The laws of attraction: dating your customer
You are probably wondering, “What the heck does dating have to do with my customer?” Well, surprisingly, good marketing is a lot like dating. It’s not just about capabilities, it’s about personalities.
In basic Dating 101, your goal is to find a like-minded person with whom you mesh and to make the other person like you, and hopefully establish a long-term commitment.
When you are trying to gain new customers or reinvigorate the existing ones, the process is amazingly similar. So now, the tricky part: how can you use marketing to make that happen?
First, recognize that whether dating or courting clients, you have to accept that not everyone is a prospect. Sure, anyone with a pulse might be a possibility, but if you define the characteristics for an ideal match, your chances to hit pay dirt increase exponentially. Otherwise you might be spending a lot of effort barking up the wrong tree.
So, now that you have identified who would make a good fit, how do you attract those prospects?
Make your prospect want to know more. If you push yourself or your company onto someone, they tend to back away. Conversely, if you tantalize them with an interesting tidbit of information, they will be drawn toward you and want to know more. It’s simply human nature: you want something more when you pursue it, than when it pursues you.
Here are a couple of examples. Raise you hand if you have sat through either of these scenarios:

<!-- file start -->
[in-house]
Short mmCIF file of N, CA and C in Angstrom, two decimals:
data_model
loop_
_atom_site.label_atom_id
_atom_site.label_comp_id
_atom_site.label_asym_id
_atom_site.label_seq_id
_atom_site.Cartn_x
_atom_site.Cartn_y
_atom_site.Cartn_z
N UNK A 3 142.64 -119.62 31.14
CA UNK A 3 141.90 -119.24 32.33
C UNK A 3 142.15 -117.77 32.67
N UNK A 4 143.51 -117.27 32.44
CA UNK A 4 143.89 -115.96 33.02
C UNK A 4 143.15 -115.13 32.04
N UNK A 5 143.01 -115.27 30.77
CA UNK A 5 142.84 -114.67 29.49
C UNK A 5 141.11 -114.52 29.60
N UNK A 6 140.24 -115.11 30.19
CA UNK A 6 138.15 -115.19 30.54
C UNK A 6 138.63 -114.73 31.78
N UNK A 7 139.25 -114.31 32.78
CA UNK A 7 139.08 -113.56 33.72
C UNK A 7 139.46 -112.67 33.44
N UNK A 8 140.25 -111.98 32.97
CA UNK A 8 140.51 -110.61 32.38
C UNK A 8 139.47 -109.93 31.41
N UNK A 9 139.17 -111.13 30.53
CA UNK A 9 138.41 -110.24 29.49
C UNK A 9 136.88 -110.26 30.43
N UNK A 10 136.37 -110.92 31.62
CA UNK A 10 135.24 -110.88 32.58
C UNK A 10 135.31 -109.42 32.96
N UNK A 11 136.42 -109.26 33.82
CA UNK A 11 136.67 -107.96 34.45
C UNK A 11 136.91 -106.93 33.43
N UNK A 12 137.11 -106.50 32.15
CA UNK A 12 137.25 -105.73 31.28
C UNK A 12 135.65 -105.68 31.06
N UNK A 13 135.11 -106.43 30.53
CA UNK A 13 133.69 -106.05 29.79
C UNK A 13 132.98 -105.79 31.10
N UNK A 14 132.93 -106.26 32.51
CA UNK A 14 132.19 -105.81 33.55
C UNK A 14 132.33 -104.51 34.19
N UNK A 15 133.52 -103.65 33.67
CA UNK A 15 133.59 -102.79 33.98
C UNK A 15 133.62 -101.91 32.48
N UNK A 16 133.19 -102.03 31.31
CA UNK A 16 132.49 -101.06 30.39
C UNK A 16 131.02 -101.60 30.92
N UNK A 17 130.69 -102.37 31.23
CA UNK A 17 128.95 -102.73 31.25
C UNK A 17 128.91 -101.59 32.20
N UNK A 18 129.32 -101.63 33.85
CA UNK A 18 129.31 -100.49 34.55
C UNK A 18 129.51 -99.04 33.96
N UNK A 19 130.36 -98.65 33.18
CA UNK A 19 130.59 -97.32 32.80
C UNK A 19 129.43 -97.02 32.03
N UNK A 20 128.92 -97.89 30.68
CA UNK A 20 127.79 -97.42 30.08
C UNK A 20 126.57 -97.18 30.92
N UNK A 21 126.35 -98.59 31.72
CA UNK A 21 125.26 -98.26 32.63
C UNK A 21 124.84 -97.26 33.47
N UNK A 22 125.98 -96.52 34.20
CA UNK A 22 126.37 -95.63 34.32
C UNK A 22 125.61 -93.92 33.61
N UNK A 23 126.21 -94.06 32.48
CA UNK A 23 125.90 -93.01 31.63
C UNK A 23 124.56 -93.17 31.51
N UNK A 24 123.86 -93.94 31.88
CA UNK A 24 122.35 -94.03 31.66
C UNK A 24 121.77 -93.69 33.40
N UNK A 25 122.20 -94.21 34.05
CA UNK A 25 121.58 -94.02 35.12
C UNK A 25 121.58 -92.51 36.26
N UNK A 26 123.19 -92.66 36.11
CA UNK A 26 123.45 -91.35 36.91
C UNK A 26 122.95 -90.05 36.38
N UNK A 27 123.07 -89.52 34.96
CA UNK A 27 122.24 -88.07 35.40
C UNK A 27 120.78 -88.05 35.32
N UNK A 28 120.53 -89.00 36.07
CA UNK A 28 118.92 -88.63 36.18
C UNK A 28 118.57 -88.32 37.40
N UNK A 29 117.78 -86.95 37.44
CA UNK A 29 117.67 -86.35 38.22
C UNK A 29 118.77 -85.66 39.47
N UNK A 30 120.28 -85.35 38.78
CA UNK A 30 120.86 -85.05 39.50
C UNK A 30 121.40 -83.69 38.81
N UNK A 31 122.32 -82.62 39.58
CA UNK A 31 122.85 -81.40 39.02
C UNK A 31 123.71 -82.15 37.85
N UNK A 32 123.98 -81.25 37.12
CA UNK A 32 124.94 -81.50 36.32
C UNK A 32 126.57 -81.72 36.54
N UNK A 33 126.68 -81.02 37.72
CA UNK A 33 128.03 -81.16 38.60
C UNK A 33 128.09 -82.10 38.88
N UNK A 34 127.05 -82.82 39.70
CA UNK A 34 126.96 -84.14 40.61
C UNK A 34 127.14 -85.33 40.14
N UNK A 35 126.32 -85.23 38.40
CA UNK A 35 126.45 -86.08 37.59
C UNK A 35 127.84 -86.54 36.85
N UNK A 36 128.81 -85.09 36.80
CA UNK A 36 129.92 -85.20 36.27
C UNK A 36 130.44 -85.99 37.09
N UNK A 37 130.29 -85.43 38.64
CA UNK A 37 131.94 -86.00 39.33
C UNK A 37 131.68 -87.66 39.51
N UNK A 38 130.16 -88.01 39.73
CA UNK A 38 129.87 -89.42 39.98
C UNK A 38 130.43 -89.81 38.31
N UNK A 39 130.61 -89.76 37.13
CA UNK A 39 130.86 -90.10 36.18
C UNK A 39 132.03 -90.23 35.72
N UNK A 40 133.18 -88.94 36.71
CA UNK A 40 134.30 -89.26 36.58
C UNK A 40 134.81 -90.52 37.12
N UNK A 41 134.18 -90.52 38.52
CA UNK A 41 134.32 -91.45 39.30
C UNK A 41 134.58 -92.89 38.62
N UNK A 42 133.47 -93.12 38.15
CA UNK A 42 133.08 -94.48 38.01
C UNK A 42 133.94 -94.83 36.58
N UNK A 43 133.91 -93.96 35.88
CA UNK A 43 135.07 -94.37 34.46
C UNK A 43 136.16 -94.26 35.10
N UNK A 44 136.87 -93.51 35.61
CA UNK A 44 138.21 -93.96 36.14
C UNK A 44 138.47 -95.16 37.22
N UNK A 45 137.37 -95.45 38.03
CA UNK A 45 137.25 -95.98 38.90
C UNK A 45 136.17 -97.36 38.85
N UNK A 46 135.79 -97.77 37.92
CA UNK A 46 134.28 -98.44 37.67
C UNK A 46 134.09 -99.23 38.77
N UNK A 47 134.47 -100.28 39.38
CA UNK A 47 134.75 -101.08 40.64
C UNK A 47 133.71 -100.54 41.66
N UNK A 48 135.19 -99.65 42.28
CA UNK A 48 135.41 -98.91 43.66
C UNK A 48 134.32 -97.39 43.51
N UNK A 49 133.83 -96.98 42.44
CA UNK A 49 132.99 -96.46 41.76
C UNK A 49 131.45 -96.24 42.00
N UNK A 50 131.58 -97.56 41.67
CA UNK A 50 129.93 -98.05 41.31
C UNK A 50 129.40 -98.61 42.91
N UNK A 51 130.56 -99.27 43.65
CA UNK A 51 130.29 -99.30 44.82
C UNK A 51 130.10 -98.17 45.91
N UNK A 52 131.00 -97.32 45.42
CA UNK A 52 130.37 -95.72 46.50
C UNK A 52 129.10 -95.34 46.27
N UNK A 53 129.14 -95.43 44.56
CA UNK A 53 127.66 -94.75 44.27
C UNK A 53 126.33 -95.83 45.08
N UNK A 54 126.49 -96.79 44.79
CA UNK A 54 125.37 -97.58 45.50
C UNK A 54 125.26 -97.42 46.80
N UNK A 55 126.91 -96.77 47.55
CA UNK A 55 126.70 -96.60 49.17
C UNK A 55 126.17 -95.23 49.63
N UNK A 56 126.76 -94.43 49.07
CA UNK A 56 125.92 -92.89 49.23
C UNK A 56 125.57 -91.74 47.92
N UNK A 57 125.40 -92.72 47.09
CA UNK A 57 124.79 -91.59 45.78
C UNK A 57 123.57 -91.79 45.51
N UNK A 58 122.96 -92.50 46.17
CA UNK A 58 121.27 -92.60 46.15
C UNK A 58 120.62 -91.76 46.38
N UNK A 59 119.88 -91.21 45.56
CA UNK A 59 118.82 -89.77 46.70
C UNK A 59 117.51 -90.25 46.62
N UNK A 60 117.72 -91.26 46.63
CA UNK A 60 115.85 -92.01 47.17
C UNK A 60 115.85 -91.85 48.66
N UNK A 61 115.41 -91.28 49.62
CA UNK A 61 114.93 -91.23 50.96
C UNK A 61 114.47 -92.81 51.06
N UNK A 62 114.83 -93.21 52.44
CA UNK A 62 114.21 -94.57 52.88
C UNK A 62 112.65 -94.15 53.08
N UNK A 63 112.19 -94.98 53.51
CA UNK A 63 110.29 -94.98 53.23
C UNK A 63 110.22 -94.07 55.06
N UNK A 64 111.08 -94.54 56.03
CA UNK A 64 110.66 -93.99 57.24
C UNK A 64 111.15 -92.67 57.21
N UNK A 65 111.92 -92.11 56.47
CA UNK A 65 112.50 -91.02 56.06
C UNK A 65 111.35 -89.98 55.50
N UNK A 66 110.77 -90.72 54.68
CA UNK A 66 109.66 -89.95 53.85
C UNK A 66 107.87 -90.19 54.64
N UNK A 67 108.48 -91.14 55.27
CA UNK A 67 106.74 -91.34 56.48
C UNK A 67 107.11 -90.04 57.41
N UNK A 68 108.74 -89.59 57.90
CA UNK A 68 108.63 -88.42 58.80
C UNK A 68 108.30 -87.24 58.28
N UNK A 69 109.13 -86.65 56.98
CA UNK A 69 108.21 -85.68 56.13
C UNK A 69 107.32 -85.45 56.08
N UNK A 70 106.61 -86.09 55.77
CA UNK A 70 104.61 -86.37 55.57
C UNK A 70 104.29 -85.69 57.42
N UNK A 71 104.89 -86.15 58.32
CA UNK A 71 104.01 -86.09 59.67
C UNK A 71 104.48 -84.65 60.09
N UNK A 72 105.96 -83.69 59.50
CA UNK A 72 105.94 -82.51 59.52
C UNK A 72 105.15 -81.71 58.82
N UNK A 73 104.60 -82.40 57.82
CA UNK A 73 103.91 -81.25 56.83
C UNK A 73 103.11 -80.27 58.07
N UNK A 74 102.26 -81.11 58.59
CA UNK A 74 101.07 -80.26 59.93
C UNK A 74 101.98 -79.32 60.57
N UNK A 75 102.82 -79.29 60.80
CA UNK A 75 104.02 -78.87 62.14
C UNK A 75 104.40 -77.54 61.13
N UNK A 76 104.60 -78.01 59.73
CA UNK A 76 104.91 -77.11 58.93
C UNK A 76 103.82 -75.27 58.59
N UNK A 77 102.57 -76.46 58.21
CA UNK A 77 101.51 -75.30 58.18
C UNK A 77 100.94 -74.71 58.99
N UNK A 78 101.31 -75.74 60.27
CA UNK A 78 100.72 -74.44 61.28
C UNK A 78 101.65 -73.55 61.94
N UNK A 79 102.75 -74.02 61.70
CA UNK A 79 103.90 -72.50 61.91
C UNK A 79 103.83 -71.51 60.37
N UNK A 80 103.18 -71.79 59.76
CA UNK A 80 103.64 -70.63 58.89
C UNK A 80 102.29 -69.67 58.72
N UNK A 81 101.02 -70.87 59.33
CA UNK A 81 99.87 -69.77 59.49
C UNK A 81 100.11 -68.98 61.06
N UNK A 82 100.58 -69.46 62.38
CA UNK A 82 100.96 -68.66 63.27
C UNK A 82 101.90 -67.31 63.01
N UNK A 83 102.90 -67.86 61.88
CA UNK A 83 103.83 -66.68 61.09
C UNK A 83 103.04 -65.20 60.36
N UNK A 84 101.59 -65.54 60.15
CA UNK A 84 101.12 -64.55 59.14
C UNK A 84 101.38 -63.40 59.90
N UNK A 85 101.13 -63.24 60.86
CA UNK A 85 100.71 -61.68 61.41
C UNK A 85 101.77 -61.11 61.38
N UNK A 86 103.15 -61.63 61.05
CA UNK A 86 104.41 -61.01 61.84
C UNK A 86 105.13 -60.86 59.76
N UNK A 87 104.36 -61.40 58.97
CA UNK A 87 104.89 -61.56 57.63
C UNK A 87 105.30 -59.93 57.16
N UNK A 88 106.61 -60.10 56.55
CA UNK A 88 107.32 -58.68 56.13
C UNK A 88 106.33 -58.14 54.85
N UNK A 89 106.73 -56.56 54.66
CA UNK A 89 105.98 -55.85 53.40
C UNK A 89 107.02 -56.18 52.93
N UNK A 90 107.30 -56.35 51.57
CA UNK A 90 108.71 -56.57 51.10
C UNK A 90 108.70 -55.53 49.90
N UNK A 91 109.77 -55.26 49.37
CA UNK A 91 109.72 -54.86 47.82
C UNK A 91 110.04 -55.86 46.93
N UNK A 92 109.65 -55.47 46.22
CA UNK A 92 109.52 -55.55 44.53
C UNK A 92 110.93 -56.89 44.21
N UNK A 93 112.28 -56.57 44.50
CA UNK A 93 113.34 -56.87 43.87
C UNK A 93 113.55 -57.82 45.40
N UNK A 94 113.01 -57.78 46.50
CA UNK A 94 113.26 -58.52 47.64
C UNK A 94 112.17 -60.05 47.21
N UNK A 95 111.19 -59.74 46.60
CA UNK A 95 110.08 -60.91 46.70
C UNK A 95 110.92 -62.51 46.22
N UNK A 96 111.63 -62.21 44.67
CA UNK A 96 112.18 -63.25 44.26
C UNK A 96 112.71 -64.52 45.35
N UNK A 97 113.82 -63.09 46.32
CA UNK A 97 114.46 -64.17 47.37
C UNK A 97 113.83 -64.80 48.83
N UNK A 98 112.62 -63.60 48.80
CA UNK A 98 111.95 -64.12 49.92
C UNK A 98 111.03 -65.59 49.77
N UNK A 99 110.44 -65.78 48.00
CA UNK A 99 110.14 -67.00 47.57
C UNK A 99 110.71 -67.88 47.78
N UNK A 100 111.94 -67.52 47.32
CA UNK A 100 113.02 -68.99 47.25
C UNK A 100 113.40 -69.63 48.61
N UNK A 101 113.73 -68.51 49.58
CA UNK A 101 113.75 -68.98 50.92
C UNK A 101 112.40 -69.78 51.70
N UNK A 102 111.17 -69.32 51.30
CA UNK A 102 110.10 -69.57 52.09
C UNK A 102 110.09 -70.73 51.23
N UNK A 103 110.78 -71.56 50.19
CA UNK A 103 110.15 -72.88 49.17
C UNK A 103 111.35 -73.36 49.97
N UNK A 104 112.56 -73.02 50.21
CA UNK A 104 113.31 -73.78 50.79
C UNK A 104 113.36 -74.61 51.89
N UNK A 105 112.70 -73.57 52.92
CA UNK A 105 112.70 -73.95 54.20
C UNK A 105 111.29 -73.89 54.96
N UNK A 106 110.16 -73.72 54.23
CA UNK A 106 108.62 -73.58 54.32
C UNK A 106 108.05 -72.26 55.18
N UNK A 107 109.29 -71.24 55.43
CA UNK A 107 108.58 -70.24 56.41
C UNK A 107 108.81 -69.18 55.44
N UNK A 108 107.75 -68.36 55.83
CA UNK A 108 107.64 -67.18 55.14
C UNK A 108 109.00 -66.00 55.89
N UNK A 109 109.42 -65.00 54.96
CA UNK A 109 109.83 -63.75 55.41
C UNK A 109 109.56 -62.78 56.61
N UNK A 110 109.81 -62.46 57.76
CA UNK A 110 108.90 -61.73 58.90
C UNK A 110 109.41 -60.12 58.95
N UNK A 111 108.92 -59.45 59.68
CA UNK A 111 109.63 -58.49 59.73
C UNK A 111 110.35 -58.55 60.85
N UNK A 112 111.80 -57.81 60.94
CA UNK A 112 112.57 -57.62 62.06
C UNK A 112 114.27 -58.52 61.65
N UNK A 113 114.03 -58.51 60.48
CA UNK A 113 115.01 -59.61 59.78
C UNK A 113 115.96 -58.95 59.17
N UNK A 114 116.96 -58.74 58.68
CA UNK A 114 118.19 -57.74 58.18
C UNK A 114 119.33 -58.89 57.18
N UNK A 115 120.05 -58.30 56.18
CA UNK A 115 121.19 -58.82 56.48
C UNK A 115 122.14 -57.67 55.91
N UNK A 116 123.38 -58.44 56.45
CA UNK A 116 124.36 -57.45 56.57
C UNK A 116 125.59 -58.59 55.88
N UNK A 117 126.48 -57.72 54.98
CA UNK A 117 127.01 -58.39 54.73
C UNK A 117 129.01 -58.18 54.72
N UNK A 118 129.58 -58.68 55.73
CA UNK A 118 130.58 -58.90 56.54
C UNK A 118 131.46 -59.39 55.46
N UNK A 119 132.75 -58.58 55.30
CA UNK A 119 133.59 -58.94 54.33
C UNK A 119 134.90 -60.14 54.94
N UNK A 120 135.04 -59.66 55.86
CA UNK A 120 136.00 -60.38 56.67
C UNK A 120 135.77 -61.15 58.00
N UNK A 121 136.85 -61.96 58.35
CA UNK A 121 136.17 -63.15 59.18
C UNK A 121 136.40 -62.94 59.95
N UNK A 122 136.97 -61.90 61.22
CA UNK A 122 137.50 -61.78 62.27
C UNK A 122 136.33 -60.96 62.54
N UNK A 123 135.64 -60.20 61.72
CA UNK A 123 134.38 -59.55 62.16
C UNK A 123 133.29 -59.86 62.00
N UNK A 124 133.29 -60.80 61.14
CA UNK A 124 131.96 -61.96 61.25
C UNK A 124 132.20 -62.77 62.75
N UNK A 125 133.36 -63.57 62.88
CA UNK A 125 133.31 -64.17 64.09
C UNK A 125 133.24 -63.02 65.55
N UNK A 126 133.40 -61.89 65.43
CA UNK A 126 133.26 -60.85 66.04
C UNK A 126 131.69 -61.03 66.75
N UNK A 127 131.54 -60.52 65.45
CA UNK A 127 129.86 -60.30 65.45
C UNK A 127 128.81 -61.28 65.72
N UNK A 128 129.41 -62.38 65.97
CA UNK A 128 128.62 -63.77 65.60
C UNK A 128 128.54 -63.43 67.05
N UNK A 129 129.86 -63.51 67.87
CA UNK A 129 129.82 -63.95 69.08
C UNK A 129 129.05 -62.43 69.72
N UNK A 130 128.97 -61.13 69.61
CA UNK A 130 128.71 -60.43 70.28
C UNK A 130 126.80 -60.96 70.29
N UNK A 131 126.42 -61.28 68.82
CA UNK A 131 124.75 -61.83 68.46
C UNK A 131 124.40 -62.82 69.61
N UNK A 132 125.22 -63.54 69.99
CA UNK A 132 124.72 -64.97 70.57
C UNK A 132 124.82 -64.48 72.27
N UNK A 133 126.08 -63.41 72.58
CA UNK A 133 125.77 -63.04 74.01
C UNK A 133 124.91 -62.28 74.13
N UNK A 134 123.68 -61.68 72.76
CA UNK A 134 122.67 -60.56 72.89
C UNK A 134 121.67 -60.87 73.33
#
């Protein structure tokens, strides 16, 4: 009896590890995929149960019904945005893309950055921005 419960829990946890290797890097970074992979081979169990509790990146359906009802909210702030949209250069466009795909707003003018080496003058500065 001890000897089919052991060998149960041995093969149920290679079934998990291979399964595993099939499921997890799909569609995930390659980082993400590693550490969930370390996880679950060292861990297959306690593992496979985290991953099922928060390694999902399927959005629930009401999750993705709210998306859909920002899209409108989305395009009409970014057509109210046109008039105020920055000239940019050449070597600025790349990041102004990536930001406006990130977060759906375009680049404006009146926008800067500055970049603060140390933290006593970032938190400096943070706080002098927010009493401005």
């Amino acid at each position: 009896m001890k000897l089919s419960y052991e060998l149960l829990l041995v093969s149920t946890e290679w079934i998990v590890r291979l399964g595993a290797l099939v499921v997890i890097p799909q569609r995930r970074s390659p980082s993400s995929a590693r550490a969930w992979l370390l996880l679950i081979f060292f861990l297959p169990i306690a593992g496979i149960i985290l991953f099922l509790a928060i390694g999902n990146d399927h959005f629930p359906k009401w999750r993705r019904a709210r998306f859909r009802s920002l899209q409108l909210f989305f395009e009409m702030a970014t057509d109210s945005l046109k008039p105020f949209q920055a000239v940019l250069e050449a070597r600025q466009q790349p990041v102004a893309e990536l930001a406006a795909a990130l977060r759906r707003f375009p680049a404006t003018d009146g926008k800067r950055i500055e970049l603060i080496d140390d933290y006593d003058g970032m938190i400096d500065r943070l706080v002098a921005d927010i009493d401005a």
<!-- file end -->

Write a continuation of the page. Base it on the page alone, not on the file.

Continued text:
In either case, is your first reaction is to:
1) Excuse yourself, run out the room and keep running.
2) Hope you don’t snore when you fall asleep with your eyes open.
3) Take another sip of Red Bull and say, “Oh, no, don’t stop now, tell me more.”
(If you picked number three, stop reading now. You aren’t my target audience.) If you picked numbers 1 or 2, you know what it is like on the receiving end of bad marketing.
So, when it comes to dating your customer, identify the right target and remember “Less is more.” Don’t think of your prospect as a receptacle for everything ever known about you or the company. Don’t force-feed; entice. Let the other person reach out to know more and give back information of value that will help you better serve them.
Next Issue:When brand names go bad: Temptations and pitfalls of product naming
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